The Human Rights Tulip is an annual award for individuals or organisations that promote human rights worldwide in innovative ways. Every year, the Dutch Ministry of Foreign Affairs awards the Human Rights Tulip to a human rights defender who promotes and supports human rights in innovative ways.
You are encouraged to vote for Dr Sima Samar, who is bravely bringing human rights to Afghans.
Dr Sima Samar recently attended the IFUW conference in Istanbul.
To vote for Dr Sima Samar go to http://www.humanrightstulip.nl/candidates-and-voting
Dr. Sima Samar is the daring, innovative and steadfast chair of the Afghanistan Independent Human Rights Commission, promoting human rights and especially women’s rights, continuing when the Taliban came to power. Although she has worked for human rights all her adult life, it was when the Taliban came into power in 1996 that Dr. Samar’s name became synonymous with human rights.She became a hero to the women and girls of Afghanistan because she stood beside them and fought back when the rest of the world dismissed the terrible predicament as something cultural. She defied the Taliban and kept schools for girls open and operated health clinics for women despite death threats. There are many beneficiaries of her work. She crafted human rights into the Constitution of the country when she was Deputy Prime Minister of the new government. She brought human rights to every corner of the country when she was Minister of Women’s Affairs.
Learning and Sheltering
People like Dr. Sima Samar let the Afghan people know that they have the right to food, shelter, health care, education, and the right not to be beaten or sold as property. These are very empowering and innovative concepts in a setting like Afghanistan. In 2010, she founded a university called the Gawharshad Institute of Higher Learning where young people (especially girls) can understand their rights as well as their responsibilities. Dr. Sima Samar has also established shelter facilities in 2002 for orphans due to the war and the ongoing violence. These shelters not only provide protection but also technical support to allow them to continue their education. This protects them from human traffickers. An average of 200 children per year are helped in this way. Dr. Sima Samar’s shelters for children have been adapted elsewhere in the country when shelters for women, who are victims of domestic violence, were established.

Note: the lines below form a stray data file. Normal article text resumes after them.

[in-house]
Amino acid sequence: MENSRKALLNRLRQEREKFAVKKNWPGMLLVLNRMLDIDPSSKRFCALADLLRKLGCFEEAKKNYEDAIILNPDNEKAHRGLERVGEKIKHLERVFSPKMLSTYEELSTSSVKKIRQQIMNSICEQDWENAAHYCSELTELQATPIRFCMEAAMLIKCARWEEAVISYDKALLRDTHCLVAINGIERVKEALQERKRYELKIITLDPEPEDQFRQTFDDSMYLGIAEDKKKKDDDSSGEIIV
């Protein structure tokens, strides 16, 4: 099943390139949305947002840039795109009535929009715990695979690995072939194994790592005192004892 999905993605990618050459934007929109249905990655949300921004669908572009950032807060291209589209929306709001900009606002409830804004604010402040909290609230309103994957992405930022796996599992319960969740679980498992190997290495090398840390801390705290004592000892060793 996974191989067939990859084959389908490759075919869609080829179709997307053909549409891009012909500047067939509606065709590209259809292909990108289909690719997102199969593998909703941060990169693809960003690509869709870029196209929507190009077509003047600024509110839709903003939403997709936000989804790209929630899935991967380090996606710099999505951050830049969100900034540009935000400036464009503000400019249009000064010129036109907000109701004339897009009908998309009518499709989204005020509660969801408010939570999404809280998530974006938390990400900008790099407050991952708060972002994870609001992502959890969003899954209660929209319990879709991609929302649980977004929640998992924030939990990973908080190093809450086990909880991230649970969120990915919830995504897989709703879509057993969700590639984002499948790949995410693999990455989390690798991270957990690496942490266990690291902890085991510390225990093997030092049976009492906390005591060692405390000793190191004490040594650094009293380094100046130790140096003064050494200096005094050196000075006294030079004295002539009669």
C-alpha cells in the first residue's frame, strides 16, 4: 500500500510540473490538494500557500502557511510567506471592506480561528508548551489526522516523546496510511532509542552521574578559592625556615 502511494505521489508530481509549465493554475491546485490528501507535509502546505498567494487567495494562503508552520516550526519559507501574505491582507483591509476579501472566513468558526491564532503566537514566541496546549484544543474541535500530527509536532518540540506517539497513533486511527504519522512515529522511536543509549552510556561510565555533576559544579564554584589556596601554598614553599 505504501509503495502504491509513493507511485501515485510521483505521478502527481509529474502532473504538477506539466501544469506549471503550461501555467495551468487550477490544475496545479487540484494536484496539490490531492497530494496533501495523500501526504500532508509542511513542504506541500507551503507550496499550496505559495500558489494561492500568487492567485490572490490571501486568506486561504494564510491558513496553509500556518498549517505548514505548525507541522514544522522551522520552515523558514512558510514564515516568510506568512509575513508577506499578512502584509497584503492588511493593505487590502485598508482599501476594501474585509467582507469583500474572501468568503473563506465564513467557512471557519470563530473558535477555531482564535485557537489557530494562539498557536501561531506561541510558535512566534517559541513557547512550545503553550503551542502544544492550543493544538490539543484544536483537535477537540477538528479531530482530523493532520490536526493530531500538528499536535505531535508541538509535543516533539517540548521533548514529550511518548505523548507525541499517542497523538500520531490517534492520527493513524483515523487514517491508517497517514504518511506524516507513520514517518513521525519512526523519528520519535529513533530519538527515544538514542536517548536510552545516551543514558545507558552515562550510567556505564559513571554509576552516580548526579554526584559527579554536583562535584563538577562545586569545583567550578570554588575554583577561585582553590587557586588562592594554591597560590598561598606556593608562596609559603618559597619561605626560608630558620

The profiles of the nominees are provided by the nominees or by the nominating organizations or individuals. The views expressed are theirs.